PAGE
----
UGANDAN STUDENTS DESIGN AN BVKIT TO DIAGNOSE VAGINAL INFECTIONS


By Paul Ndiho

Ugandan app developers have created a mobile-based service called BVKIT that helps diagnose vaginal Infections. Although it is still in trial stages, the BVKIT application is already receiving mixed reviews. BVKIT REDO

A group of five female university students at Makerere University in Kampala Uganda has come up with an application dubbed “Her Health BVKIT” that they say helps early diagnosis of vaginal infections.

Nanyombi Margaret is one of the developers of the mobile based application. She says the BVKIT tests specifically for the most common vaginal infections women face.

“Bacterial vaginosis can stay in your body for a very long time. The causes are not known, but some people say its caused showering with different perfumed soaps, having so many sexual partners, having unprotected sex, sharing public toilets people have different infections..”

Like a yeast infection, bacterial vaginosis is linked to an imbalance of “good” and “harmful” bacteria in a woman’s vagina.  The U.S.-based Centers for Disease Control says bacterial vaginosis is the most common vaginal infection in females age 15 to 44.  Margaret and her team say early detection of infections goes a long way in treating the disease.

“We put possible signs and symptoms, common infection signs and symptoms that affect women’s reproductive health. Then if you find the application will give you home remedies on how to continue being healthy at home. If you have a mild infection, it will show you possible signs and symptoms, if your results are severe, a map will show up showing where the nearest doctor is so that you can get tested.”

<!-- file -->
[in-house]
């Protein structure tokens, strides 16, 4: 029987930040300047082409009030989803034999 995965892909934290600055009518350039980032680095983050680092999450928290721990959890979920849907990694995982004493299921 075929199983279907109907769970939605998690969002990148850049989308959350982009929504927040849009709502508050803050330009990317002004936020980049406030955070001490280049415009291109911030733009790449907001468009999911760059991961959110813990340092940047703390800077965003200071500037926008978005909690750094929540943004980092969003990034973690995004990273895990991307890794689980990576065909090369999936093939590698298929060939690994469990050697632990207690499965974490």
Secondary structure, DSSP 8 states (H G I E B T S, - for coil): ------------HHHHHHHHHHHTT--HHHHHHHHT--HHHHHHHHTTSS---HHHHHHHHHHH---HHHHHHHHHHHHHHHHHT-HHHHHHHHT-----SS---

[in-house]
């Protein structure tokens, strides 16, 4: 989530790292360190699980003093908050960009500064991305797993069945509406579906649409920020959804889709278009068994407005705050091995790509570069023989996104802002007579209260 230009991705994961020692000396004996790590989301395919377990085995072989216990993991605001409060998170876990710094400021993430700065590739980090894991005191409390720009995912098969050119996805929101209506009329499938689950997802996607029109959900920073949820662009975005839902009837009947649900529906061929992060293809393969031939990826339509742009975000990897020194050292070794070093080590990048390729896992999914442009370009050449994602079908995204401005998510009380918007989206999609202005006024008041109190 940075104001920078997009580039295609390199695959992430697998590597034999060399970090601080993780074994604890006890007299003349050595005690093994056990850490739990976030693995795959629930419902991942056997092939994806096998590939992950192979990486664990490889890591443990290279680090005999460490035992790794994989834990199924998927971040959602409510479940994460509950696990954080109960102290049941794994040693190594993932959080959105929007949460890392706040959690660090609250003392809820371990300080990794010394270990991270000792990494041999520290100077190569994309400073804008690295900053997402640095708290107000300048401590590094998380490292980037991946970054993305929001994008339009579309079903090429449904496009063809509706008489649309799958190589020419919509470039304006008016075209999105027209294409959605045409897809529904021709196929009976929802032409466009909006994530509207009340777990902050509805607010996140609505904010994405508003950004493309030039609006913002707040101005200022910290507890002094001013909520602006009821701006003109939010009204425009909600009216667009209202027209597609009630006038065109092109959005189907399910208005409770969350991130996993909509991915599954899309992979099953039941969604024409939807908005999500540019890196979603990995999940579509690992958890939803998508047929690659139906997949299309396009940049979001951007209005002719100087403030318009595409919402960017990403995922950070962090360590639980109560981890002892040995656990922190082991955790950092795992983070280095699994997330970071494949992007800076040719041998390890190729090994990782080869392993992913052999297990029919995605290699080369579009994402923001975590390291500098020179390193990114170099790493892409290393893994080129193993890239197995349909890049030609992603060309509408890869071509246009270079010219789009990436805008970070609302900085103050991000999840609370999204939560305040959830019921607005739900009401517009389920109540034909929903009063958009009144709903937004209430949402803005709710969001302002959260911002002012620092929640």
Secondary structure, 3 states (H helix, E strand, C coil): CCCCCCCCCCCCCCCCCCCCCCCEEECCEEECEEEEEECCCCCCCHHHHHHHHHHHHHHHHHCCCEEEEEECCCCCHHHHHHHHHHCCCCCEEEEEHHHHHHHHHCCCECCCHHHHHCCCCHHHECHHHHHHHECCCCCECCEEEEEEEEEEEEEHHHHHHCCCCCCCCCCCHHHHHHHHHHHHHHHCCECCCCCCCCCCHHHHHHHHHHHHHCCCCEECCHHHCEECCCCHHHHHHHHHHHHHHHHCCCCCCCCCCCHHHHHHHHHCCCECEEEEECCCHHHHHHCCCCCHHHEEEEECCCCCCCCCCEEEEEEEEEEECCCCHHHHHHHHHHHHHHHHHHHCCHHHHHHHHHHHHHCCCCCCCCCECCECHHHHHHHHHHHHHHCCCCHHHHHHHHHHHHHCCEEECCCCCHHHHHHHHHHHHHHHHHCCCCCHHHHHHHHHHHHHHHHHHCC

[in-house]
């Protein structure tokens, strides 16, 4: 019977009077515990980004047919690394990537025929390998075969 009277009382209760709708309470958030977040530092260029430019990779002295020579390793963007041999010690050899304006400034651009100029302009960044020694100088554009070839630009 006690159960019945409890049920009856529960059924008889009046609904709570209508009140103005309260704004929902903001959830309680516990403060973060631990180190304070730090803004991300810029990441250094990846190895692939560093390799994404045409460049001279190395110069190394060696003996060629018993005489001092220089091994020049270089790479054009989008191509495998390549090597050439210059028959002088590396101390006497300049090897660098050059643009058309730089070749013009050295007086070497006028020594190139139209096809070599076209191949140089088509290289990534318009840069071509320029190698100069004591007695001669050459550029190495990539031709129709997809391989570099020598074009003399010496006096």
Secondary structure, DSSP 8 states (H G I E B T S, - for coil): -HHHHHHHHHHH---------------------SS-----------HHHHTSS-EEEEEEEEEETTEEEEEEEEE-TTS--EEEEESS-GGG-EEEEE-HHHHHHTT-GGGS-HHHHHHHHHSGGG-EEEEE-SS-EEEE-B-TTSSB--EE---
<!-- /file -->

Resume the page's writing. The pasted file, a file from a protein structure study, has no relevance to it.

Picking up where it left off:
According to experts, bacterial vaginosis is not considered a sexually transmitted disease or STD, but having BV can increase your chances of getting an STD. BV rarely affects women who have never had sex, and you cannot get BV from toilet seats, bedding, or swimming pools. Margaret explains how the APP works

“What a women does, if you have the hardware and the software, the software is free for download then the hardware is for purchase. You collect a urine sample in a clean pee cup then you put the device in the urine sample and then the hardware is going to pick up values and then sent to the phone application. The phone application will process and then a diagnosis where it tells a person pH.”

Besides early diagnosis, the application is also helping health care providers look for signs of bacterial vaginosis and perform laboratory tests on a sample of vaginal fluid to determine if BV is present

“A women can check herself every two weeks, in the long run so that the women is not affected by miscarriages. Many women don’t like talking about their reproductive health they like to keep this information private; women wait until it is so sad that is when the women get attention to go to the doctor.

Experts say that bacterial vaginosis will sometimes go away without treatment. But if you have BV symptoms, you should be checked and treated as soon as possible.  It is important that you take all of the medicine that your doctor prescribes for you — even if your symptoms go away. Some medical professionals question the viability and reliability of such apps. But BV KIT developers advise their users that consultation with a doctor must follow diagnosis generated from the application.

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